All faculty are invited to attend the College of Education annual technology conference on Saturday, November 15th from 8:30 am – 3:00 pm. Attend all or part of the conference to learn how instructional technology is being used in K-12 classrooms. Teachers, ISD and district technology integrationists, and faculty from peer institutions in lower Michigan are the primary presenters, sharing their experience and success with integrating technology into the classroom in a meaningful and pedagogically sound way. 

Through a continued collaboration between the College of Education, the MSU College of Education Alumni Association and the Master of Arts in Educational Technology Program, the conference will be FREE OF CHARGE to all attendees. Light breakfast items will be available before the keynote.

We are excited that Rebecca Garcia will be the opening keynote. Rebecca is the co-founder of CoderDojo NYC, a non-profit teaching youth to code. In 2013 she was awarded as the U.S. White House ‘Champion of Change’ for Tech Inclusion for her work to bring STEM education to underrepresented groups, especially youth and women. She was the youngest person to receive this award. Currently she is a Developer Evangelist at Squarespace, empowering people to build their ideas on the web. 

Follow this link to register: http://goo.gl/xanCyO 

Thank you for your time and we hope to see you on November 15th!

Testing New Technologies for Synchronous Hybrid Learning

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Oct 292014
Telepresence devices bring online students closer to in-class action

Could “robots” be part of the future of synchronous hybrid learning classrooms? Christine Greenhow and the students of CEP 956 think so. The class – a doctoral course on Mind, Social Media, and Society – recently experimented with devices designed to give online students more control over their in-class visual and interactive experiences.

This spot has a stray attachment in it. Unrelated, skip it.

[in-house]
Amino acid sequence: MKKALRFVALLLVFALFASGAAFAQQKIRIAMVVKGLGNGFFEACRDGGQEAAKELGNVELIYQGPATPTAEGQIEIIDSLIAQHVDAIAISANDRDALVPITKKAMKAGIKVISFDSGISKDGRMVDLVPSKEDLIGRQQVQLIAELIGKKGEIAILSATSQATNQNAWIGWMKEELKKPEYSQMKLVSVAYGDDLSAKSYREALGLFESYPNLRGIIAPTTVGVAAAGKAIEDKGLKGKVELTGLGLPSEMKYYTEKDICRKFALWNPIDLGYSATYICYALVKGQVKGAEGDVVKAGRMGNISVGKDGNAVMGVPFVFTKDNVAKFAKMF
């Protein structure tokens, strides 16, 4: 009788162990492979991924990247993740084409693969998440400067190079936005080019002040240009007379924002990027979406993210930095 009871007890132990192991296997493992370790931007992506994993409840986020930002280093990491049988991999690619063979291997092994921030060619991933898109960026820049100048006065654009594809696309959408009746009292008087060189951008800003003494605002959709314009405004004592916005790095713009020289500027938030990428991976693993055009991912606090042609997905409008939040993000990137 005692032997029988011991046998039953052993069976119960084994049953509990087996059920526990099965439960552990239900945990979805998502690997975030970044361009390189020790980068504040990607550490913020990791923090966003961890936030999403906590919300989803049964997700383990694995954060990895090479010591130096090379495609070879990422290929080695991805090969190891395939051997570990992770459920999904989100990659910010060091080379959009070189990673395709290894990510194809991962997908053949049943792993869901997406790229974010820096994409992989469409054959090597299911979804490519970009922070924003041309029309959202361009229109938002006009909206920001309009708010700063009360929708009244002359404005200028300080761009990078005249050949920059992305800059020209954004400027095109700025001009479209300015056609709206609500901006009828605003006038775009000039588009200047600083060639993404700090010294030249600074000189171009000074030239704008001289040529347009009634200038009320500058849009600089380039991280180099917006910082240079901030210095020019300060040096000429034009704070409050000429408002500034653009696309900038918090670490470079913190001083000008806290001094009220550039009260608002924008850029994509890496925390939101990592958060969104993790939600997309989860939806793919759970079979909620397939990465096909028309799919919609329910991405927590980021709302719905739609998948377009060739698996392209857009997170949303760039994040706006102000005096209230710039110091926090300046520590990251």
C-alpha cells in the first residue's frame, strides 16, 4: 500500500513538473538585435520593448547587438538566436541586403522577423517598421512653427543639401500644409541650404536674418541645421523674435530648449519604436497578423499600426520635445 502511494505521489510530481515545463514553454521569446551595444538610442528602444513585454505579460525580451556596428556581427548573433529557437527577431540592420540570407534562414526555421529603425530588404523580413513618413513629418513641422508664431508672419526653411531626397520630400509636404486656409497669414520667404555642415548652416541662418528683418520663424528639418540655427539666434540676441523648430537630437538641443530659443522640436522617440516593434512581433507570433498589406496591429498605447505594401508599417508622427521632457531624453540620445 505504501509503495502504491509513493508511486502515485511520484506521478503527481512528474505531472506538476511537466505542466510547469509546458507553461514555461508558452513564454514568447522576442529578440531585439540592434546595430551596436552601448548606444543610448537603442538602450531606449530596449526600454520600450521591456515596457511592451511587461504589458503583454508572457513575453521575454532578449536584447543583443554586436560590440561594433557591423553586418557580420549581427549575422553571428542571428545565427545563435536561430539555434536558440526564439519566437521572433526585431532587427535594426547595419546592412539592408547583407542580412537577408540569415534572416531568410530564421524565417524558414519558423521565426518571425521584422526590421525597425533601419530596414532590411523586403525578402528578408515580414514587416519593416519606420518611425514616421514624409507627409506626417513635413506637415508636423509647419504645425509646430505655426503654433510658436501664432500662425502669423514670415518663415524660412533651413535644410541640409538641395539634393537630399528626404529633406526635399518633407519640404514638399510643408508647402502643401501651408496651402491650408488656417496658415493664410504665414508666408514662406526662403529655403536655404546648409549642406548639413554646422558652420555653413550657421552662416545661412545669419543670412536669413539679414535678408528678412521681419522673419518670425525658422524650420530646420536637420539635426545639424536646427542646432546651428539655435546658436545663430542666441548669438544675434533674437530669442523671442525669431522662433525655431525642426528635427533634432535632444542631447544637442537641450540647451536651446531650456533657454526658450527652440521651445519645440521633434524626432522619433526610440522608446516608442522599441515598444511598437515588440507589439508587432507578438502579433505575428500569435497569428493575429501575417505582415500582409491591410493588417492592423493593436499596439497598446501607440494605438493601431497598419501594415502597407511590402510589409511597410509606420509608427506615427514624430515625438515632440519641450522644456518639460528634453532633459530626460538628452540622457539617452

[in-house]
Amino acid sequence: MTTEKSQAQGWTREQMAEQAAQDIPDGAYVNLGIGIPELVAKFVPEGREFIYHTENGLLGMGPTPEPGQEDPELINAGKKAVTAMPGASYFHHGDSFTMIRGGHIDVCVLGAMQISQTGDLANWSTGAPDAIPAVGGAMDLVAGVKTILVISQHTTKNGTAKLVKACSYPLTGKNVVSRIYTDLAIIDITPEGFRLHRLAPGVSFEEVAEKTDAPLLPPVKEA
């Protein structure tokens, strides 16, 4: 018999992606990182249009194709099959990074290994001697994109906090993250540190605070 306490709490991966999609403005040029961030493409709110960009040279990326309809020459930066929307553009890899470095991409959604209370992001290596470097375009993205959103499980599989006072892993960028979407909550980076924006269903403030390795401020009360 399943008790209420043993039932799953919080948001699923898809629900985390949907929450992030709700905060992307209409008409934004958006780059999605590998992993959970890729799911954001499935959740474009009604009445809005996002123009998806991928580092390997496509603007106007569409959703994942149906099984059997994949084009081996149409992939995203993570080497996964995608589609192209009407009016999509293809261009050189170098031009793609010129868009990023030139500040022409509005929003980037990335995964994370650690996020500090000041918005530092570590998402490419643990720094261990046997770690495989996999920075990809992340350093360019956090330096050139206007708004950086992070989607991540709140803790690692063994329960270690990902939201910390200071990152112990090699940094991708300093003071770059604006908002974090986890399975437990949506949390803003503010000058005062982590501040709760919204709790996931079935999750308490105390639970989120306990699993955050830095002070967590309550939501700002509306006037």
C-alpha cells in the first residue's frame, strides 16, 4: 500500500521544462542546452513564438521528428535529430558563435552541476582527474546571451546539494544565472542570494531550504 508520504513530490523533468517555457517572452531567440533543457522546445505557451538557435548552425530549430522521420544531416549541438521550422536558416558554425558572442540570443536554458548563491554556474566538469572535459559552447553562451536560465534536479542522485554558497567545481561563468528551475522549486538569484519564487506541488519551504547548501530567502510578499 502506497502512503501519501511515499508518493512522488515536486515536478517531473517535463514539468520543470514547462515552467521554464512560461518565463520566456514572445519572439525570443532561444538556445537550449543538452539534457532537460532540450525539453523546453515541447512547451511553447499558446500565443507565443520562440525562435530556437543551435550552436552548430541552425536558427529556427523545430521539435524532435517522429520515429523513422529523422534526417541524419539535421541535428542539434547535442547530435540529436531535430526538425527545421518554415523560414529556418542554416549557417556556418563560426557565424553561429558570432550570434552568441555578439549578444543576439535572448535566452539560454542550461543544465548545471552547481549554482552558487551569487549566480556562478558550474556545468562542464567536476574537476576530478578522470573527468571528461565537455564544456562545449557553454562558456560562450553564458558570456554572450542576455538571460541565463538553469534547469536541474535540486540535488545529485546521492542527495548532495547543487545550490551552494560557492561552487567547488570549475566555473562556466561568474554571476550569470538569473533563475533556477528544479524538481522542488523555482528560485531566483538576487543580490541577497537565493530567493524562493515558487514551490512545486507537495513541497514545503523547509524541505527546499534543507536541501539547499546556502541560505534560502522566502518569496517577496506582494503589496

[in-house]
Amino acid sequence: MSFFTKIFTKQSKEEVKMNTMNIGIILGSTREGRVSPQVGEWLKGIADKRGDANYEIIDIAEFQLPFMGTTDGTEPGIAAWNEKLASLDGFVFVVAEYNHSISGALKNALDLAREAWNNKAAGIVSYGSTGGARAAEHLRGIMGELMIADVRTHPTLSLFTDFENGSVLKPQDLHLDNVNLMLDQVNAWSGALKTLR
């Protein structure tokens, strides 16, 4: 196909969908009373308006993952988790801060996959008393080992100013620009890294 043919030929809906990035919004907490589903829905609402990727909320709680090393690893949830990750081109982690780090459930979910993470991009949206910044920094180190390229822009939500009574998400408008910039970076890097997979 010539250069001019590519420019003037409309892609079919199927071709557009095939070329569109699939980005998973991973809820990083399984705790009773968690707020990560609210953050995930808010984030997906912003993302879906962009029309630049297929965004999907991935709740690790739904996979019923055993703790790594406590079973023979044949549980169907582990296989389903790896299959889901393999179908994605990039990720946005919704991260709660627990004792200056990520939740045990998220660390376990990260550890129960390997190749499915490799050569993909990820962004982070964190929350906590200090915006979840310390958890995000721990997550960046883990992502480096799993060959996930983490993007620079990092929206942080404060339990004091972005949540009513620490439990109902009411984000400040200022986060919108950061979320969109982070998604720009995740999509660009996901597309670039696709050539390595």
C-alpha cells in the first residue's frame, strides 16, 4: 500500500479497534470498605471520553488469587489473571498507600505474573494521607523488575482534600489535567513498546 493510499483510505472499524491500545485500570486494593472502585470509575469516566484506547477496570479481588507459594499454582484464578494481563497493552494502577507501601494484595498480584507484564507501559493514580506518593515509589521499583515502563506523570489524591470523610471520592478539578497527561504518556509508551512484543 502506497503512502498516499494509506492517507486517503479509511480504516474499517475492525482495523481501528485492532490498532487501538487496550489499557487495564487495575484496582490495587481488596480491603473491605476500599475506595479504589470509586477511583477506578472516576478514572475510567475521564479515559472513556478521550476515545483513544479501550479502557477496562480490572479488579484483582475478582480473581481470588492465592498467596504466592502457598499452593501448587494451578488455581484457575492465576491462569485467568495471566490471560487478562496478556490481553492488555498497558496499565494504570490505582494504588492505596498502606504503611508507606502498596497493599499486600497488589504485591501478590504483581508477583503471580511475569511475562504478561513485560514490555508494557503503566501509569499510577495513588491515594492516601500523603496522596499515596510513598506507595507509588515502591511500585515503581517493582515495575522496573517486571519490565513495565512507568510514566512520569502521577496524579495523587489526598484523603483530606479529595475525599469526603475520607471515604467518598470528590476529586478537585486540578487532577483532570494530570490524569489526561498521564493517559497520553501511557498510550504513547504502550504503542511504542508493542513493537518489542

Kubi1One device – called a Kubi – pairs an iPad with a desk-mounted swivel that is controlled by the online students so they can join in-class discussions like they were sitting at the table. Students using the Kubi have closer proximity to their face-to-face counterparts than when using wall-mounted displays, letting them see and be seen more clearly through a personal portal that they can control. The devices can run on battery power, making it easy to move them between whole-class and small group discussions. Nick Holton and Ginny Hiltz (pictured above) were two of the online participants, tilting and panning the iPads with the Kubi devices as they took part in different discussions around the room.

Double2The other device – called a Double – takes the autonomous telepresence concept one step further by letting users control a rolling motorized iPad mount that can be maneuvered around the room. A bluetooth speaker paired to the iPad allows the students to hear Colin Terry’s contributions to the discussions.

So what did Chris and her students think about their experience with telepresence devices? As Chris wrote to her colleagues later:

“The result was TRANSFORMATIONAL! The hybrid students – who have been with us for 3 years – said it was the BEST CLASS EVER!!! They felt like they were there, in the class. Because they could control the robots remotely, they could actually move their ‘heads’/screens to look at a speaker as we positioned them around the discussion table. Colin, on the ‘Double’ could actually roll around the room – getting into his small group and saying hello to his classmates.  Ginny, an online student present via the Kubi robot, asked if we could each say our names around the room and then, she moved her head/screen to look at each speaker – including the other robots. She said this was the first time she could actually put the name with the face.”

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The CEPSE/COE Design Studio is looking forward to working with Dr. Greenhow and other faculty members as we continue to explore telepresence technologies and concepts.